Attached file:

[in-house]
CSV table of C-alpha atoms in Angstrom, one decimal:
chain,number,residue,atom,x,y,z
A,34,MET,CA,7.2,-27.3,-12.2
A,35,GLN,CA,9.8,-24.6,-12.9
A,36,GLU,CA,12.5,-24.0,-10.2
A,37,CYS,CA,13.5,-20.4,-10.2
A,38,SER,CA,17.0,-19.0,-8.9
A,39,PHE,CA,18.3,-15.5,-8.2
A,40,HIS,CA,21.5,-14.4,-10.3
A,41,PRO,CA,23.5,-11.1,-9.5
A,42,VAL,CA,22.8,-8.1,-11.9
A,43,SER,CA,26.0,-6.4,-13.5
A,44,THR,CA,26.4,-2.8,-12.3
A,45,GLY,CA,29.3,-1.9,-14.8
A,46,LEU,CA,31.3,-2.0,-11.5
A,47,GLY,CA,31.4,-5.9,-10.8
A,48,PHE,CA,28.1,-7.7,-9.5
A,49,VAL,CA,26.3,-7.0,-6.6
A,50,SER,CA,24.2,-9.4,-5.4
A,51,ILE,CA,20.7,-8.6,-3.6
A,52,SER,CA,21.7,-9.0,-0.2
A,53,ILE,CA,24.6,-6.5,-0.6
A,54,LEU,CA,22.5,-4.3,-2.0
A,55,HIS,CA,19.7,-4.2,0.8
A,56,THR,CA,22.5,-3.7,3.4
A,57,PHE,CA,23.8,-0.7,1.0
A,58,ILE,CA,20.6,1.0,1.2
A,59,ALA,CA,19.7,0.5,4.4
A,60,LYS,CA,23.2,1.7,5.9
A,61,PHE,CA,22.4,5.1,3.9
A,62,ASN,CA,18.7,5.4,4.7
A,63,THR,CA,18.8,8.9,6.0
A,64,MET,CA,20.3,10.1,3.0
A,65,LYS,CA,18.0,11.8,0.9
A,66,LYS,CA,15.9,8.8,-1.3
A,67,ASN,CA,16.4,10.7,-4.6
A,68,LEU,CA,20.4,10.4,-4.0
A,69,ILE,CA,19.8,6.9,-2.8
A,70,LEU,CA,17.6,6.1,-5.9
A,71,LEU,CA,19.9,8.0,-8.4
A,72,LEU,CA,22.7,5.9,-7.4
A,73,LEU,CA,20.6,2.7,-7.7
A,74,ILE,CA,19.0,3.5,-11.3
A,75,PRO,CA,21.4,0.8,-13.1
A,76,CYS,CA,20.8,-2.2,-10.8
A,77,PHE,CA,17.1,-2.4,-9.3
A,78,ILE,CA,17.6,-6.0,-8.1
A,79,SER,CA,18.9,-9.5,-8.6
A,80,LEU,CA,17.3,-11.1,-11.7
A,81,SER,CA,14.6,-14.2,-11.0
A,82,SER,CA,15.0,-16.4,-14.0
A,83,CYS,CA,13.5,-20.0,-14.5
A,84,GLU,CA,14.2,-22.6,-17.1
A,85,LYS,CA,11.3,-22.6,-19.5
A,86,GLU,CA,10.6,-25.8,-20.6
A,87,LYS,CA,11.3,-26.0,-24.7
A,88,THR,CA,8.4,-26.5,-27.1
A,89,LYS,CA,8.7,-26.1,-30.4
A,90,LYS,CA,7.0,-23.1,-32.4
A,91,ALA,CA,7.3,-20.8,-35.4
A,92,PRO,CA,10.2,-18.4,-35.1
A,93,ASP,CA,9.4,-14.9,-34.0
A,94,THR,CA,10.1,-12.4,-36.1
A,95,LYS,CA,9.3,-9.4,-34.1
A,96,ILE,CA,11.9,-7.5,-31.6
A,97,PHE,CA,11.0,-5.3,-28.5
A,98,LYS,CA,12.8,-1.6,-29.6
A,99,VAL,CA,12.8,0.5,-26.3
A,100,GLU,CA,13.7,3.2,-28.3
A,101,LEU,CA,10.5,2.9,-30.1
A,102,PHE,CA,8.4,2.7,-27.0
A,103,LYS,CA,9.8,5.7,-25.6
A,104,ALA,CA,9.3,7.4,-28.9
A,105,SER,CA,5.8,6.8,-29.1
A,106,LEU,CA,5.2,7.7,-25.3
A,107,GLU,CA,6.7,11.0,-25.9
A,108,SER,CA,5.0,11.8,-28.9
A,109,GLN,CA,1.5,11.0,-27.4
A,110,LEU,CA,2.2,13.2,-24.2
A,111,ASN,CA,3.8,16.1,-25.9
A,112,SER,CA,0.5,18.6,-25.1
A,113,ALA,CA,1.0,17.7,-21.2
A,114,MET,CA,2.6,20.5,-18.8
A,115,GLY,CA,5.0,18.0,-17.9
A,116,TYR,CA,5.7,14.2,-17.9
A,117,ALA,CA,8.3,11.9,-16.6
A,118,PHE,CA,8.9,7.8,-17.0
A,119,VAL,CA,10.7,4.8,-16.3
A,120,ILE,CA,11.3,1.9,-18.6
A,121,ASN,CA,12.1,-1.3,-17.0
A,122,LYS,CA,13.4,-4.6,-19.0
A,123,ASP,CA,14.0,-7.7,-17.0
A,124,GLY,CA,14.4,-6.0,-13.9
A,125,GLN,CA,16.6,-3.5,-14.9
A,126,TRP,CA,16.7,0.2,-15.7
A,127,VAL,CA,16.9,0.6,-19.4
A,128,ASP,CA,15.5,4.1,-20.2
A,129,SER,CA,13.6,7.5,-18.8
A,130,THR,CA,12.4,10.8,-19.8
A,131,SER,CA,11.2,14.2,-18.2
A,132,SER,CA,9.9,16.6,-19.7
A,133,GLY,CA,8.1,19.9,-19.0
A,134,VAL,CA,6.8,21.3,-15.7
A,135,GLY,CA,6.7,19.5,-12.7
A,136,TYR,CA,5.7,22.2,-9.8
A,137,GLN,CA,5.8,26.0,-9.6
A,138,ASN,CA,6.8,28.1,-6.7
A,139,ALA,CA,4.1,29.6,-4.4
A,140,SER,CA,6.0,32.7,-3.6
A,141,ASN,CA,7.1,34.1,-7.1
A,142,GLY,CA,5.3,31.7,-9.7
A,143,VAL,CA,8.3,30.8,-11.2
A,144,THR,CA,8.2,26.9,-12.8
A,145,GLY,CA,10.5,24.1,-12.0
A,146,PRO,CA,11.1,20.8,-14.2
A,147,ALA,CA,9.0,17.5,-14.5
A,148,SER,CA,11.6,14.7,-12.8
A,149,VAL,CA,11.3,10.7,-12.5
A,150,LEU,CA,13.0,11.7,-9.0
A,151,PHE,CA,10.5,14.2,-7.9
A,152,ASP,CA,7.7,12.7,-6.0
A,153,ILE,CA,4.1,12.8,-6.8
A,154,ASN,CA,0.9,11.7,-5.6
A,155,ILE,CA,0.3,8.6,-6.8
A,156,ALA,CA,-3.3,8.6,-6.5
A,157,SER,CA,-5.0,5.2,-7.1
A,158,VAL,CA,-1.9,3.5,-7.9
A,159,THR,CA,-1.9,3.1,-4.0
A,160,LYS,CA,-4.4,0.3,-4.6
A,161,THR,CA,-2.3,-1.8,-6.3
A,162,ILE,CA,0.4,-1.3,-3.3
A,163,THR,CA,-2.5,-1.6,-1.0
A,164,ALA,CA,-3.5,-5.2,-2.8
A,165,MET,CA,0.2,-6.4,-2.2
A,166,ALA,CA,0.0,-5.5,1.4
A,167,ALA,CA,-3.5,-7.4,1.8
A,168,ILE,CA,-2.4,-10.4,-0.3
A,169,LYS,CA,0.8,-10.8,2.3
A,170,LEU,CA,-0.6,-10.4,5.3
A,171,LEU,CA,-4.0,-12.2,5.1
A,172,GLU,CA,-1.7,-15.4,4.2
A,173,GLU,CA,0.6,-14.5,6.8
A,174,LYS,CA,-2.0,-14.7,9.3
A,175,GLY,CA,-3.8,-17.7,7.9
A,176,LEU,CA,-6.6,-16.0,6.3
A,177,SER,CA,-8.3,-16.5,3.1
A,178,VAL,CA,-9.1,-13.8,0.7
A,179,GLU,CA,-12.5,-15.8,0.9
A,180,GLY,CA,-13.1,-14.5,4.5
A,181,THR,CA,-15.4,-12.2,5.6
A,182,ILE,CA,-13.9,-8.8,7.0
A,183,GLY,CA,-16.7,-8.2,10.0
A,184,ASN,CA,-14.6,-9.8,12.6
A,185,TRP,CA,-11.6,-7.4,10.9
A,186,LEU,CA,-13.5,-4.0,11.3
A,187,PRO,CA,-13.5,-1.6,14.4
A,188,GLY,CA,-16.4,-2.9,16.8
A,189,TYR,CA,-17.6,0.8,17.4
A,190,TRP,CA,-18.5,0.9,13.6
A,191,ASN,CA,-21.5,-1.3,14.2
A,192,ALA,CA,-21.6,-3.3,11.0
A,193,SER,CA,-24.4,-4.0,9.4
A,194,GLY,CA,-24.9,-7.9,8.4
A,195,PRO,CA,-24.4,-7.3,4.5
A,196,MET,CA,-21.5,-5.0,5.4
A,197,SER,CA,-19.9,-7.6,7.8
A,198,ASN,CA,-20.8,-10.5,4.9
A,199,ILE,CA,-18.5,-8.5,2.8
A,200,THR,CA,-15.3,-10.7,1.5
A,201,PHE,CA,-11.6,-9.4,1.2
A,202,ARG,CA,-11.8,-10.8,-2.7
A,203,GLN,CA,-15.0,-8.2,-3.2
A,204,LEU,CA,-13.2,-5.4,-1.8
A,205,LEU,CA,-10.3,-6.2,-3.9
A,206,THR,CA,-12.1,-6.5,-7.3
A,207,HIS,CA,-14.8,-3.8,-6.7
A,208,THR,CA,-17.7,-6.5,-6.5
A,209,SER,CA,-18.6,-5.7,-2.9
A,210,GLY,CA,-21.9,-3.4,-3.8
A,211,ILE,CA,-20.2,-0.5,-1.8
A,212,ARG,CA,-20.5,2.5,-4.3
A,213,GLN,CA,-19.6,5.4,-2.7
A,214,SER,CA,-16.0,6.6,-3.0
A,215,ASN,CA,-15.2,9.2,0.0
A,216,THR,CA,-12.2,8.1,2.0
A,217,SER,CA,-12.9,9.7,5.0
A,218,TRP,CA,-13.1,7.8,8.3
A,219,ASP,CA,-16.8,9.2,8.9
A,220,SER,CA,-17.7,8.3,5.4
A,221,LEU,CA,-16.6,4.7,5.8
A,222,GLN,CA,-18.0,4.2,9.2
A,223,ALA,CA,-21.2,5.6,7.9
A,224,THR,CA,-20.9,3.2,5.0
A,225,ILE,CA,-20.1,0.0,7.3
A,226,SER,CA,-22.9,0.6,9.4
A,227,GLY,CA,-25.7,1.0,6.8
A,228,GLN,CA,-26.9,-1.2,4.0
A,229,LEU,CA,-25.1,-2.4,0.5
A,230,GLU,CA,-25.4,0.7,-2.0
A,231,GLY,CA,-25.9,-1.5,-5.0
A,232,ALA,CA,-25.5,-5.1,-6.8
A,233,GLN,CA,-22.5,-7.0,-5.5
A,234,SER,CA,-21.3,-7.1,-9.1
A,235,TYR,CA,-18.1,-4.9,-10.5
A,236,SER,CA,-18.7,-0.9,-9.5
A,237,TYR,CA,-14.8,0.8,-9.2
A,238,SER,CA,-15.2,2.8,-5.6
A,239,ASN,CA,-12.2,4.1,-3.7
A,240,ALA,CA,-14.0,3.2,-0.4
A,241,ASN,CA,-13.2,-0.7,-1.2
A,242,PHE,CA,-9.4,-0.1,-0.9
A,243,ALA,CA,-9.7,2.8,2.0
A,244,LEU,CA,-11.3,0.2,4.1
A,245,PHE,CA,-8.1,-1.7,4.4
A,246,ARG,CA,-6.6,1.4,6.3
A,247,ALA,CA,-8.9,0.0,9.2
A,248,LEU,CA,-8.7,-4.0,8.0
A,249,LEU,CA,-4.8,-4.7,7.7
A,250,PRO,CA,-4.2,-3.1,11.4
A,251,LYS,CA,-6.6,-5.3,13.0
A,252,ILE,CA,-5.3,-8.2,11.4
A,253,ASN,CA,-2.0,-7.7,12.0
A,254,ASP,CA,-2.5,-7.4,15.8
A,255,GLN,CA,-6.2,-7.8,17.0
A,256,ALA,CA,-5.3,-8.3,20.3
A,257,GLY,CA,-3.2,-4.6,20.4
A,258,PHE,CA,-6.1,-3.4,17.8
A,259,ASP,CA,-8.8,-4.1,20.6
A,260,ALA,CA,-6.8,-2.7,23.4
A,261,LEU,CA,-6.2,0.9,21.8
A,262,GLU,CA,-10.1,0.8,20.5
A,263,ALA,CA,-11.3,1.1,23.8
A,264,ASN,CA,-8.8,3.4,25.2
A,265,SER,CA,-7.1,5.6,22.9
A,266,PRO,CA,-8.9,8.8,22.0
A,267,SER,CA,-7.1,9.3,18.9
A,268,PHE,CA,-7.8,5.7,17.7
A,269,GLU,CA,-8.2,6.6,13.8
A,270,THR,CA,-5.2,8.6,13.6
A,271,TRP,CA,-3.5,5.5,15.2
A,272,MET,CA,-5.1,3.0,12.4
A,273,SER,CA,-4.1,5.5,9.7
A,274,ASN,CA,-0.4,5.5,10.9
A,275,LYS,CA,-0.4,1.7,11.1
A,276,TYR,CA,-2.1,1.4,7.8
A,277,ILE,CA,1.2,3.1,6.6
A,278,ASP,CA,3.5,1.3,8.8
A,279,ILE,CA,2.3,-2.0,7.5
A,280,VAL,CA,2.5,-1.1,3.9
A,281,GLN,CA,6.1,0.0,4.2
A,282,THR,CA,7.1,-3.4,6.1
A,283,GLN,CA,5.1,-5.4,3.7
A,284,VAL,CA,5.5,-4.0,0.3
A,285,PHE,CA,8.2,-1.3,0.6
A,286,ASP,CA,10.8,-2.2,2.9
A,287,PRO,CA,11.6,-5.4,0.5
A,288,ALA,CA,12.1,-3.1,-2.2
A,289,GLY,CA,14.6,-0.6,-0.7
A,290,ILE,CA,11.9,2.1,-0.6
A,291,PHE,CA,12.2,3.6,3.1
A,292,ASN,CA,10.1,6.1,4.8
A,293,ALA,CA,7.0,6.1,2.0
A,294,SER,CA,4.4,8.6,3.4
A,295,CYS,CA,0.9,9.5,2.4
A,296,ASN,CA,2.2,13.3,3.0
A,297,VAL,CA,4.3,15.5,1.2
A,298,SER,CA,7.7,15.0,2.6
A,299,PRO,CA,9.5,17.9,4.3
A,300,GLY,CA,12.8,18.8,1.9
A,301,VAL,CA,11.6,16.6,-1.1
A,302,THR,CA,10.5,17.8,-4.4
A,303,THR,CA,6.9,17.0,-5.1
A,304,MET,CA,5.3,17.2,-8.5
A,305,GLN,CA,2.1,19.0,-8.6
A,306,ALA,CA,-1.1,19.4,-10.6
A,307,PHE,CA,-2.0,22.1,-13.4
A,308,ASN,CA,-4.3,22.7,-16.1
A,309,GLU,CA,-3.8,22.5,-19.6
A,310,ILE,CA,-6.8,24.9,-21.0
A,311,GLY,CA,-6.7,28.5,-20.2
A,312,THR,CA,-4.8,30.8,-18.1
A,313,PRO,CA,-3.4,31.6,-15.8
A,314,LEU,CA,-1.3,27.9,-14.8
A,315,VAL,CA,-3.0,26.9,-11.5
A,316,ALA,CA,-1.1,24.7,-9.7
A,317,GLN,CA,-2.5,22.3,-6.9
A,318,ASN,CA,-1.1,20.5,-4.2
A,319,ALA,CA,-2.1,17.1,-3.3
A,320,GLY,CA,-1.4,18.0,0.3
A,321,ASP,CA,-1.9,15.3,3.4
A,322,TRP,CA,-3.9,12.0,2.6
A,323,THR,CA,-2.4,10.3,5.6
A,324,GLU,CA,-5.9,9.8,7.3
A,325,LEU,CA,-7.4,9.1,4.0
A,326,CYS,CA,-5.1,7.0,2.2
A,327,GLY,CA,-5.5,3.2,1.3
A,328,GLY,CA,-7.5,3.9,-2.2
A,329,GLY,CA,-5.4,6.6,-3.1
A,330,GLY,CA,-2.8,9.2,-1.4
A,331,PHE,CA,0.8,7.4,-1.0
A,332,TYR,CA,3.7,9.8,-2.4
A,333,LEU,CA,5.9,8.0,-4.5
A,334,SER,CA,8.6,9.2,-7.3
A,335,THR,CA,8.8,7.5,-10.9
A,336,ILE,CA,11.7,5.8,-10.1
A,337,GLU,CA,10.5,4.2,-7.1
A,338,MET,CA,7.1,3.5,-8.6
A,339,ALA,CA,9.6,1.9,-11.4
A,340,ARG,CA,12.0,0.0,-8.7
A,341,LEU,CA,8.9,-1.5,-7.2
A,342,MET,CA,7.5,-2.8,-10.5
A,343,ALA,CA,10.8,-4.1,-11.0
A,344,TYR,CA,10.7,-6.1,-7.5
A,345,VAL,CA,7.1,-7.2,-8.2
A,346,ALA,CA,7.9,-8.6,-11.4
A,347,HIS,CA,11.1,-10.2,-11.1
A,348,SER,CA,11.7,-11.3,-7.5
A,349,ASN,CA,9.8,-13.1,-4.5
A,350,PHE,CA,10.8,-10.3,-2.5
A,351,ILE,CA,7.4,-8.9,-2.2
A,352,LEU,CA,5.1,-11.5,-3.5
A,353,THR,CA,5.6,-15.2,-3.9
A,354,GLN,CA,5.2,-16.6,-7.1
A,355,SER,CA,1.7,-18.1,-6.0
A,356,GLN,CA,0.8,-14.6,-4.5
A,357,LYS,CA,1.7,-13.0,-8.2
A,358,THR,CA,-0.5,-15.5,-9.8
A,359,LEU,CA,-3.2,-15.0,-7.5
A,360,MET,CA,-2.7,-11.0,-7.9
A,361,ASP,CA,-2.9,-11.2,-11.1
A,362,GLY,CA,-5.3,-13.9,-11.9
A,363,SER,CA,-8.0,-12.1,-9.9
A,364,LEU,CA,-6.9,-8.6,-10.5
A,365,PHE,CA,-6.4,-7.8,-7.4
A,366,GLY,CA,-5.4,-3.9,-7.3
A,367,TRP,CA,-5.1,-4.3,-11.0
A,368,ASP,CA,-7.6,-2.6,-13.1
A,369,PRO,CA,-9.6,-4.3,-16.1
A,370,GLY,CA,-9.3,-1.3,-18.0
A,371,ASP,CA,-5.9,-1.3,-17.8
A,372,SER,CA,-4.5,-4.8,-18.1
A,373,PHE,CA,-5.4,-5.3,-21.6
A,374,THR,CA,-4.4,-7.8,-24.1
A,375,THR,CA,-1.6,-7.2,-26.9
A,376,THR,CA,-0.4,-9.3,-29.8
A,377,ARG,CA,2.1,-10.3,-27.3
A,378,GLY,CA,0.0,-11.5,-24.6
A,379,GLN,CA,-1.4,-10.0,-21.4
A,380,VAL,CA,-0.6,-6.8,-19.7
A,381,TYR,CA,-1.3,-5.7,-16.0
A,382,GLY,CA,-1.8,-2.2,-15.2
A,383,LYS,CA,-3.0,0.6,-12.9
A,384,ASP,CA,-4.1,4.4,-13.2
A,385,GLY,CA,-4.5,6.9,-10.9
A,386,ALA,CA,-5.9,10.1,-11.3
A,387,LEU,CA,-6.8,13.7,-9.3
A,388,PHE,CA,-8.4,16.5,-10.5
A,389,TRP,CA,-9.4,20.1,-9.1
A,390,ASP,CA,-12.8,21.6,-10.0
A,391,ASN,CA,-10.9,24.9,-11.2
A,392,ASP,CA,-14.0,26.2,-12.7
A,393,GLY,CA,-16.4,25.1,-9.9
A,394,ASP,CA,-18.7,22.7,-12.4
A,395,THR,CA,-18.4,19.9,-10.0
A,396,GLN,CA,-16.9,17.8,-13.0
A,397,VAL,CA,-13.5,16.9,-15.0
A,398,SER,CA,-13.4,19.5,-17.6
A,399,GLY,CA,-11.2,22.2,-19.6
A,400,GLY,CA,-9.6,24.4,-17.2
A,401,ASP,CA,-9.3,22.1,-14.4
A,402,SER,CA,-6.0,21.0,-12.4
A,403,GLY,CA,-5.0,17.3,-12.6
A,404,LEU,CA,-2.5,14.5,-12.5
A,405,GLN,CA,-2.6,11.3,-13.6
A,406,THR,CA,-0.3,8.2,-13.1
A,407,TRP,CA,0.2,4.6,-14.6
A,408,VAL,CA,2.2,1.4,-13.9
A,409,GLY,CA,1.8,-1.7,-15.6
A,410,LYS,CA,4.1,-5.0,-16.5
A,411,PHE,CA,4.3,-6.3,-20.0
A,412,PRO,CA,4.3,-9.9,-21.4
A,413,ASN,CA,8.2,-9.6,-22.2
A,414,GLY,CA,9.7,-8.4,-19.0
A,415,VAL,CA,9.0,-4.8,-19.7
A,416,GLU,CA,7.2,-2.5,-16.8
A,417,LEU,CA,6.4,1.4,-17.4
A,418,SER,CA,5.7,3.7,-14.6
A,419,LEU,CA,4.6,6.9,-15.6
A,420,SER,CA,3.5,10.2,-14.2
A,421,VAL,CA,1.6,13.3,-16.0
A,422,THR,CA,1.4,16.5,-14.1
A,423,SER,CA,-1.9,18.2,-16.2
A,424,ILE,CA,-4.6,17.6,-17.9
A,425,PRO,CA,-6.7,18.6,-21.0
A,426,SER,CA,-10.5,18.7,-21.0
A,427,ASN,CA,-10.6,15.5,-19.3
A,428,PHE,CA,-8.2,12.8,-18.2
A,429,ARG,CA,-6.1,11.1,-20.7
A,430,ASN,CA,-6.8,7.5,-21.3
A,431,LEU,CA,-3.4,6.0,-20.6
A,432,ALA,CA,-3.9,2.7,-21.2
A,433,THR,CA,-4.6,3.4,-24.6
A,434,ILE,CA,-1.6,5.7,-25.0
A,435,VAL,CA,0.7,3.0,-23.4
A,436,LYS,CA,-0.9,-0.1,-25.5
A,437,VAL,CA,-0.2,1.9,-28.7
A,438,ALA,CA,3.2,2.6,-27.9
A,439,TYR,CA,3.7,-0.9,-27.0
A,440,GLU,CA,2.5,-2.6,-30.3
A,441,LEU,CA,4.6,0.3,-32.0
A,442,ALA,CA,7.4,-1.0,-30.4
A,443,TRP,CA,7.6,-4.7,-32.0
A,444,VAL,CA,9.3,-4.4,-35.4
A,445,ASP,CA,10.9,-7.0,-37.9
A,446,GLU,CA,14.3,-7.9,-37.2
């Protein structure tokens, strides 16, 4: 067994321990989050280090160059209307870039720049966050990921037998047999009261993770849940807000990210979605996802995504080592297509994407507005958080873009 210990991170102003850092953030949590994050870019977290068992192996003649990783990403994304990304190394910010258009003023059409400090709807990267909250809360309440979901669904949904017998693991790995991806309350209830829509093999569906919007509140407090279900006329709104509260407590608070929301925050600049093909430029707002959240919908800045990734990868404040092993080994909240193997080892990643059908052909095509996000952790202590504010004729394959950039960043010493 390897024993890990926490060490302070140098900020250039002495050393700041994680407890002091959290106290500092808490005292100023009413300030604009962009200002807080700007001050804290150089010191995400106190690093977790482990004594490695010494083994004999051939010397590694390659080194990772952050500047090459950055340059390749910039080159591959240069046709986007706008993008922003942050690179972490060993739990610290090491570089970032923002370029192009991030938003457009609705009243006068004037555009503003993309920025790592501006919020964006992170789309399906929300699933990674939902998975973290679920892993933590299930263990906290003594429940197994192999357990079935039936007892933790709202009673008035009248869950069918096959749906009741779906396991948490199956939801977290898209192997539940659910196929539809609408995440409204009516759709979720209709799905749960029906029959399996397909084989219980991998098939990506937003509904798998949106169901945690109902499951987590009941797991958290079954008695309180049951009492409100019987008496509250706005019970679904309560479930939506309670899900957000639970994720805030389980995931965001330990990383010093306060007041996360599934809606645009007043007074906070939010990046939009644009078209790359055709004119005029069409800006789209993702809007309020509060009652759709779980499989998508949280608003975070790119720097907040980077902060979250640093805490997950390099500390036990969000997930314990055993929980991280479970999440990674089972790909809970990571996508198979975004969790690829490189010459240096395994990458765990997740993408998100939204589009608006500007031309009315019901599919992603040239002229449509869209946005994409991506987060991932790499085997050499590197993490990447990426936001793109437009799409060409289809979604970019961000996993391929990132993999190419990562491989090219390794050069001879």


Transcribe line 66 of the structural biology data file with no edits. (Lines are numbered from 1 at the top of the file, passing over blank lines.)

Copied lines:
A,96,ILE,CA,11.9,-7.5,-31.6